I was looking for a new notebook to do some character and adventure spitballing — I still tend to do my initial ideas on paper, because I can draw relation diagrams, etc. easier with pen and paper than using a computer. This one had been purchased while i was still working as an intelligence analyst, and had some of the historical incidents that I was working on as examples of how we could model rubrics to look for success/failure points in a plan. I could also see the notes for personal stuff — how I was paying down debt, getting the household budget in order. There was a folder with all my final paperwork and lay off letter of recommendation from my boss (tepid, at best.)

Then there were the gaming notes — the various iterations of characters that would not be used for games that would not come off. These would surface again and again, steadily maturing into the characters now being used in the various campaigns. It was an fascinating look into how my mind was working at the time. Each page was cluttered with ideas for various game campaigns, sometimes on the same page. Characters written and rewritten, sometimes for different games than originally intended. Notes on games that were running at the time. House rules cobbled together on the fly (one set of which should hit the blog soon…)

And all through these notes, the long lists of job searches, check-marked for those applied to, Xs for those i was not qualified for for whatever reason, underlined if they called for an interview (almost none of these.) More household finance stuff — what I could get for selling things, numbers to call for the TA position paperwork that went “missing”, notes for my comprehensive exams. How much my wife at the time could expect from life insurance pay outs and notes on locations to stage a spectacular motorcycle crash.

There was increasing desperation in the notes, but the game creation was occasionally inspired! This was the period of the superb Gorilla Ace! setting. The excellent Battlestar Galactica campaign I didn’t want to end, but which would after my divorce. Ideas for mashing Jovian Chronicles with Transhuman Space, resurrecting my old Space: 1889 campaign with the Ubiquity rules (Hollow Earth Expedition) — similar to the Leagues of Adventure game recently out. A new Star Trek campaign set in the old show period, but a new universe (before the release of the Abrams film.)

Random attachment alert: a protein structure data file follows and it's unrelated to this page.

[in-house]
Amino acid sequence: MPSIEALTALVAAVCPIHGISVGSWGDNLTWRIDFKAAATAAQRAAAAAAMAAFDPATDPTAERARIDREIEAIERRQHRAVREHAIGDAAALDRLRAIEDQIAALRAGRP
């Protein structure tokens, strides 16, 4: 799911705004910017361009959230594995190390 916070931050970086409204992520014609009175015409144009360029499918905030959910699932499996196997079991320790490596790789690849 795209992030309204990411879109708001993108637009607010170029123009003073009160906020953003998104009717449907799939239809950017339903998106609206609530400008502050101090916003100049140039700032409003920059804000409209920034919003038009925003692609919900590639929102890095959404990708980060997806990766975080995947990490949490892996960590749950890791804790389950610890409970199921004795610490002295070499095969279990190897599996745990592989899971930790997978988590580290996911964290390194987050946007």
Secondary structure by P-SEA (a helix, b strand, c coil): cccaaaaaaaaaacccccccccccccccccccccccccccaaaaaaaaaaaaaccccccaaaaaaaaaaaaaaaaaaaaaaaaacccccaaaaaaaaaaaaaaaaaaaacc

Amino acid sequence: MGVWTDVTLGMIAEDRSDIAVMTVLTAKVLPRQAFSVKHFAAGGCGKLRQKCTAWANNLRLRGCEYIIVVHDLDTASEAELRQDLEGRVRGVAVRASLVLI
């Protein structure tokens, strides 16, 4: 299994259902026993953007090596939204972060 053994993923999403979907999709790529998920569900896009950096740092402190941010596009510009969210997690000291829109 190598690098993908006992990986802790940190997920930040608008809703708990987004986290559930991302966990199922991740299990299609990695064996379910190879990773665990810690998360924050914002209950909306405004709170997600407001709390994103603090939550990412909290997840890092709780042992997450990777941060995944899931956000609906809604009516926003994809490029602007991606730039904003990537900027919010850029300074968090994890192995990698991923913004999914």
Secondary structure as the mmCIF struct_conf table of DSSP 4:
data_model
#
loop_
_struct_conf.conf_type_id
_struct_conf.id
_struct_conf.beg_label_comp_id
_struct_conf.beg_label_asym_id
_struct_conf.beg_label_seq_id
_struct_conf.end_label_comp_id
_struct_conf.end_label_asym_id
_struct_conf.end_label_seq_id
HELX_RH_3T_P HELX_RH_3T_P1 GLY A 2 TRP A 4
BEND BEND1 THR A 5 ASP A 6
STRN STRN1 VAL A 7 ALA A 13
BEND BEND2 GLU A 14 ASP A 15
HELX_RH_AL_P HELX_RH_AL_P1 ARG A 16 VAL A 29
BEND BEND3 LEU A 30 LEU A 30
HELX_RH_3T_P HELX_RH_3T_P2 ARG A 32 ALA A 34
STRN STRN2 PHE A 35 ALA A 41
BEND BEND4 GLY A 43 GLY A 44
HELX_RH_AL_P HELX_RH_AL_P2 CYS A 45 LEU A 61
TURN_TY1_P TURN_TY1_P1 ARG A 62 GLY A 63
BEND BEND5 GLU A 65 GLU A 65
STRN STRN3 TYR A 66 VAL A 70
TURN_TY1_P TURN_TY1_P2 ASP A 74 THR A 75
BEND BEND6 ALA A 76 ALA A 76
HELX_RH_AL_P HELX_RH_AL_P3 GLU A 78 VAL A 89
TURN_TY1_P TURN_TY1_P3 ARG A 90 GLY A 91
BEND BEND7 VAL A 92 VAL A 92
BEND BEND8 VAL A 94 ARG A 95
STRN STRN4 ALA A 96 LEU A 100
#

It was obvious, looking back, that I was desperate to find a job, save my family finances, and my mind was so addled by the pressures of these things, comprehensive exams, freelance writing jobs, and general unhappiness, that my mind could not alight anywhere with certainty. But this was where the core ideas for the current Hannibal Drake Hollow Earth Expedition,  Galactica, and the now on-the-backburner Supernatural campaigns got their start.

Then came the break in 2010. After a trip home to Scotland, I decided to fix my life. The notes become more orderly. Characters and plot ideas are mostly grouped together. There’s none of the frenetic quality of the early section of the notebook. Characters still get written and rewritten; they drifted from one player they were initially designed for to other players, sometimes new. Sometimes these changes made the characters better, as they turn out to be a better fit for the player; sometimes not. (Often the players let me design for them to create more cohesive characters for the campaigns [with their input, of course.]) Campaign notes get more pointed, more coherent, and I could see where the bones of the current, very good, BSG game were coming together. There were notes for new player contacts, a few that didn’t pan out, one that was excellent but is sadly looking to be headed for the past, and another that we are determined to find a way to keep, even though he’s GTT.

Cracking open the notebook gave me a look into my own thought processes — however glancingly — over the period of  2008-2011. It gave me some insight into my thought processes regarding campaign design: the intent of the games from a storytelling standpoint, the metaphors I wanted to use, the character types I wanted to see the players engage, and other ideas used and otherwise. Crack open those old notes every once and a while…you might rediscover something useful.